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Prevention of Esophageal Variceal Rebleeding

The safety and scientific validity of this study is the responsibility of the study sponsor and investigators. Listing a study does not mean it has been evaluated by the U.S. Federal Government. Read our disclaimer for details. Identifier: NCT00863837
Recruitment Status : Unknown
Verified March 2009 by National Science Council, Taiwan.
Recruitment status was:  Enrolling by invitation
First Posted : March 18, 2009
Last Update Posted : March 18, 2009
Information provided by:
National Science Council, Taiwan

Brief Summary:

BACKGROUND: Previous studies showed that the combination of endoscopic therapy with vasoconstrictor is better than either vasoconstrictor or endoscopic therapy alone in achieving the successful hemostatsis of acute variceal bleeding. The rationale of using vasoconstrictor is to enhance the efficacy of hemostasis by endoscopic therapy. Nowadays, endoscopic variceal ligation (EVL) has replaced endoscopic injection sclerotherapy (EIS) as the endoscopic treatment of choice in the arresting of acute esophageal variceal hemorrhage. EVL alone can achieve hemotasis up to 97% even in cases of active variceal hemorrhage. However, early rebleeding due to ligation-induced ulcer may be encountered. It appears that prevention of esophageal ulcers and bleeding by a proton pump inhibitor may be more logical than using a vasoconstrictor after cessation of bleeding by EVL.

Thus, the investigators designed a controlled trial to compare the initial hemostasis, early rebleeding rate in cirrhotic patients presenting with acute variceal bleeding receiving either emergency EVL plus vasoconstrictor infusion or losec infusion for 5 days.

Condition or disease Intervention/treatment Phase
Esophageal Variceal Rebleeding Drug: terlipressin (vasoconstrictor) Drug: pantoloc (proton pump inhibitor) Phase 4

Detailed Description:

Methods of treatment:

Group 1: Somatostatin 250μg slow bolus IV infusion followed by 250μg per hour (6mg/ 24 hours) or Terlipressin 2mg bolus was instituted on enrollment followed by 1mg per 6 hours for 5 days. The use of either somatostatin or glypressin was at the discretion of doctors in charge. Group 2: Pantoloc 20 mg intravenously per day was instituted on enrollment and continued for 5 days.

Definition of initial hemostasis:

Initial hemostasis was defined as achieving a 24h bleeding-free period within the first 48h after treatment together with stable vital signs based on Baveno consensus criteria.

Very early rebleeding was defined as: UGI bleeding occurred after initial hemostasis and within 5 days after enrollment. UGI bleeding was proven to be from esophageal varices.

Treatment failure is defined as failure to control acute bleeding episodes or very early rebleeding.

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Study Type : Interventional  (Clinical Trial)
Estimated Enrollment : 120 participants
Allocation: Randomized
Intervention Model: Parallel Assignment
Masking: Single (Outcomes Assessor)
Primary Purpose: Treatment
Study Start Date : December 2006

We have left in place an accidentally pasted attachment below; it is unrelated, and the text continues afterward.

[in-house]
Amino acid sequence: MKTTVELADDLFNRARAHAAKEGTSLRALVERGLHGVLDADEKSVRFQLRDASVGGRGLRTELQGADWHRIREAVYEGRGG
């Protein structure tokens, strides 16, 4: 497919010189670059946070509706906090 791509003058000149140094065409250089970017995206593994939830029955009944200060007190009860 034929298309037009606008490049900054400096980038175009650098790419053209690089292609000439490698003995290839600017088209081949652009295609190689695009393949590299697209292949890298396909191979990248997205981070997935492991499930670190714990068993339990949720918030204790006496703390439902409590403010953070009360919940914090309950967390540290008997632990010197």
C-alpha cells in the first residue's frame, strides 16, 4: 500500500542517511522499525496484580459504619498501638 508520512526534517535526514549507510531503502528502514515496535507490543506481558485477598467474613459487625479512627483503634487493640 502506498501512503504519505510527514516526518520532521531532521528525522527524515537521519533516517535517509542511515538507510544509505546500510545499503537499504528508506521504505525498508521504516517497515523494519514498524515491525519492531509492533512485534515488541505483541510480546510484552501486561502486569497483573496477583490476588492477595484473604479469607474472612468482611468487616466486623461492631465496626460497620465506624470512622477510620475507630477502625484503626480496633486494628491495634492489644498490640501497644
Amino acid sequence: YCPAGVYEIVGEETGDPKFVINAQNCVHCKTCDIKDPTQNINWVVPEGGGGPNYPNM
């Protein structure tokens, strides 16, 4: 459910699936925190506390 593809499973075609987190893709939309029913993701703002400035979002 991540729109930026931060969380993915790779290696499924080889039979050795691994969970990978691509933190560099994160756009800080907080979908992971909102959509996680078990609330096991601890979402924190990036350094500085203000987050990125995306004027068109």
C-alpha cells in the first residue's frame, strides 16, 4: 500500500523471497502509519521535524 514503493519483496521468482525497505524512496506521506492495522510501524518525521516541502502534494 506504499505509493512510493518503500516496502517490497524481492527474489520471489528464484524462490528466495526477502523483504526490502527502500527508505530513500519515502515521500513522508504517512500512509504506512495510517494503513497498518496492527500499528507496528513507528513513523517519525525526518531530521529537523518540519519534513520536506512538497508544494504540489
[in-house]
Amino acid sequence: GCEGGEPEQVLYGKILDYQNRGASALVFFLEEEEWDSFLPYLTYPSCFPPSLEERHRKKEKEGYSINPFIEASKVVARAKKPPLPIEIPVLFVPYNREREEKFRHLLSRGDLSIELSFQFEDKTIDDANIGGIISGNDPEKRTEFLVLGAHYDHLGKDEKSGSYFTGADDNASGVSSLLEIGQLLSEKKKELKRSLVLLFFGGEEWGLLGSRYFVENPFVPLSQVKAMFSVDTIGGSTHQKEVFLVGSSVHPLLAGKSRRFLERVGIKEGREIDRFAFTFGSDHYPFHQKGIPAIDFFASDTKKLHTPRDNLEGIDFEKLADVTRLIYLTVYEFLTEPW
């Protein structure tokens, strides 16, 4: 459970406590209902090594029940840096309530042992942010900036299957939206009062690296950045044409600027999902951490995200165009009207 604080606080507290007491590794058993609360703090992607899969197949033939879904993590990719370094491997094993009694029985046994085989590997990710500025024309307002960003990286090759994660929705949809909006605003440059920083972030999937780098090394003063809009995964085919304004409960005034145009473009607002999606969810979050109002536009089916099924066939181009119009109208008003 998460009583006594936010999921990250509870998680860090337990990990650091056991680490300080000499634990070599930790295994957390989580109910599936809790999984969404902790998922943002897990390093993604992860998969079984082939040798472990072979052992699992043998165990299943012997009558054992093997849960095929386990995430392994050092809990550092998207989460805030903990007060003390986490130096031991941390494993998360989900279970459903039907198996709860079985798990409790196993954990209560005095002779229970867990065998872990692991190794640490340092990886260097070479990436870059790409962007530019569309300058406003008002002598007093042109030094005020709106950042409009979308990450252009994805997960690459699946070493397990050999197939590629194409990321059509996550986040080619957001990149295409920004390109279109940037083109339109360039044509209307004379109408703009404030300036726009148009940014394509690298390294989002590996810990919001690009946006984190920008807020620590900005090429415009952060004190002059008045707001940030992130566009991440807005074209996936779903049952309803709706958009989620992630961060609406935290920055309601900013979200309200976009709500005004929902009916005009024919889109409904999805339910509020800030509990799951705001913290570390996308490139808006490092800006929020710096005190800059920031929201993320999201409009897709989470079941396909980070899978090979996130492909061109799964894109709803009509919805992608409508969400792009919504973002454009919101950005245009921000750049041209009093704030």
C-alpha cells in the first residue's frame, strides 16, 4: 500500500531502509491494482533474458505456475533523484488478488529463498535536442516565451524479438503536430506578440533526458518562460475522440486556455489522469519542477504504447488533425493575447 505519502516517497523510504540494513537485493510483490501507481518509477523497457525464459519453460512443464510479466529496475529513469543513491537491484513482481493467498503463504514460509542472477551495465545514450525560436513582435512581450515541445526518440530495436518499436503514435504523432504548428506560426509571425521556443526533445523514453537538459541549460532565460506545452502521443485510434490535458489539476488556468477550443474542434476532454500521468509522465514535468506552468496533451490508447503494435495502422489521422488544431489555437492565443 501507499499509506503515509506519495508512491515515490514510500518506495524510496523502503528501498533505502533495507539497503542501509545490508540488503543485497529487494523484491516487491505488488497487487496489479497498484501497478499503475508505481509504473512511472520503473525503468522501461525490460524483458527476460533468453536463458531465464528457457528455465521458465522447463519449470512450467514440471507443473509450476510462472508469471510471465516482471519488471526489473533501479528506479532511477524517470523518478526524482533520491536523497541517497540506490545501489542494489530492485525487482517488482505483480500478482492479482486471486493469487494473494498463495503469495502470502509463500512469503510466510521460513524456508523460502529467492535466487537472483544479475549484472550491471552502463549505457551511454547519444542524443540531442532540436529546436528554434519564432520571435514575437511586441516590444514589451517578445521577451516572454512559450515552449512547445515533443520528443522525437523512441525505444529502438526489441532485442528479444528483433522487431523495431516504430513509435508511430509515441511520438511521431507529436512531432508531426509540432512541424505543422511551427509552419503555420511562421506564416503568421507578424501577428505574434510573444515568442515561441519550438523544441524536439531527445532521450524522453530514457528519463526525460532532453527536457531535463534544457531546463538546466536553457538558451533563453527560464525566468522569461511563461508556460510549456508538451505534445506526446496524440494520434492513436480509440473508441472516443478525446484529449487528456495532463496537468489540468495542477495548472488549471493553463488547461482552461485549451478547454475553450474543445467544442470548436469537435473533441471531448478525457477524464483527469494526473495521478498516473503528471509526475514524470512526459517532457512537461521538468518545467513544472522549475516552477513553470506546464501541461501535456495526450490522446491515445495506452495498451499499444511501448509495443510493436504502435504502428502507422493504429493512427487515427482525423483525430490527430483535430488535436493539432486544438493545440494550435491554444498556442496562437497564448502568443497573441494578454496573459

Estimated Primary Completion Date : November 2009
Estimated Study Completion Date : December 2009

Arm Intervention/treatment
Active Comparator: Arm A
add pantoloc to reduce ulcer bleeding after banding ligation
Drug: pantoloc (proton pump inhibitor)
Pantoloc infusion (1 vial q.d.); Using pantoloc to reduce rebleed after EVL
Other Name: proton pump inhibitor

Placebo Comparator: Arm B: ligation + terlipressin 1mg q6h
Arm B, intervention: ligation + terlipressin 1mg q6h
Drug: terlipressin (vasoconstrictor)
Ligation plus terlipressin 1mg q6h
Other Name: vasoconstrictor

Primary Outcome Measures :
  1. very early rebleeding [ Time Frame: 5 days ]

Secondary Outcome Measures :
  1. mortality, complications [ Time Frame: 42 days ]

Information from the National Library of Medicine

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Ages Eligible for Study:   18 Years to 80 Years   (Adult, Older Adult)
Sexes Eligible for Study:   All
Accepts Healthy Volunteers:   No

Inclusion Criteria:

  1. The etiology of portal hypertension is cirrhosis.
  2. Age ranges between 18-80 y/o.
  3. Patients presenting with acute esophageal variceal bleeding proven by emergency endoscopy within 12 hours. (Acute esophageal variceal bleeding was defined as:

    • when blood was directly seen by endoscopy to issue from an esophageal varix (active bleeding) OR
    • when patients presented with red color signs on their esophageal varices with blood in esophagus or stomach and no other potential site of bleeding identified (inactive bleeding).
  4. EVL is performed after confirmation of acute esophageal variceal bleeding. Enrollment time: Immediately after EVL is completed and variceal bleeding is arrested.

Exclusion criteria:

  1. association with severe systemic illness, such as sepsis, COPD, uremia
  2. association with gastric variceal bleeding
  3. failure in the control of bleeding by emergency EVL
  4. moribund patients, died within 12 hours of enrollment
  5. Uncooperative
  6. Ever received EIS, EVL within one month prior to index bleeding
  7. Child-Pugh's scores > 10
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Responsible Party: Gin-Ho Lo, Kaohsiung Veterans General Hospital Identifier: NCT00863837    
Other Study ID Numbers: NSC
First Posted: March 18, 2009    Key Record Dates
Last Update Posted: March 18, 2009
Last Verified: March 2009
Keywords provided by National Science Council, Taiwan:
Acute variceal bleeding
banding ligation
proton pump inhibitor
Additional relevant MeSH terms:
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Vasoconstrictor Agents
Proton Pump Inhibitors
Enzyme Inhibitors
Molecular Mechanisms of Pharmacological Action
Antihypertensive Agents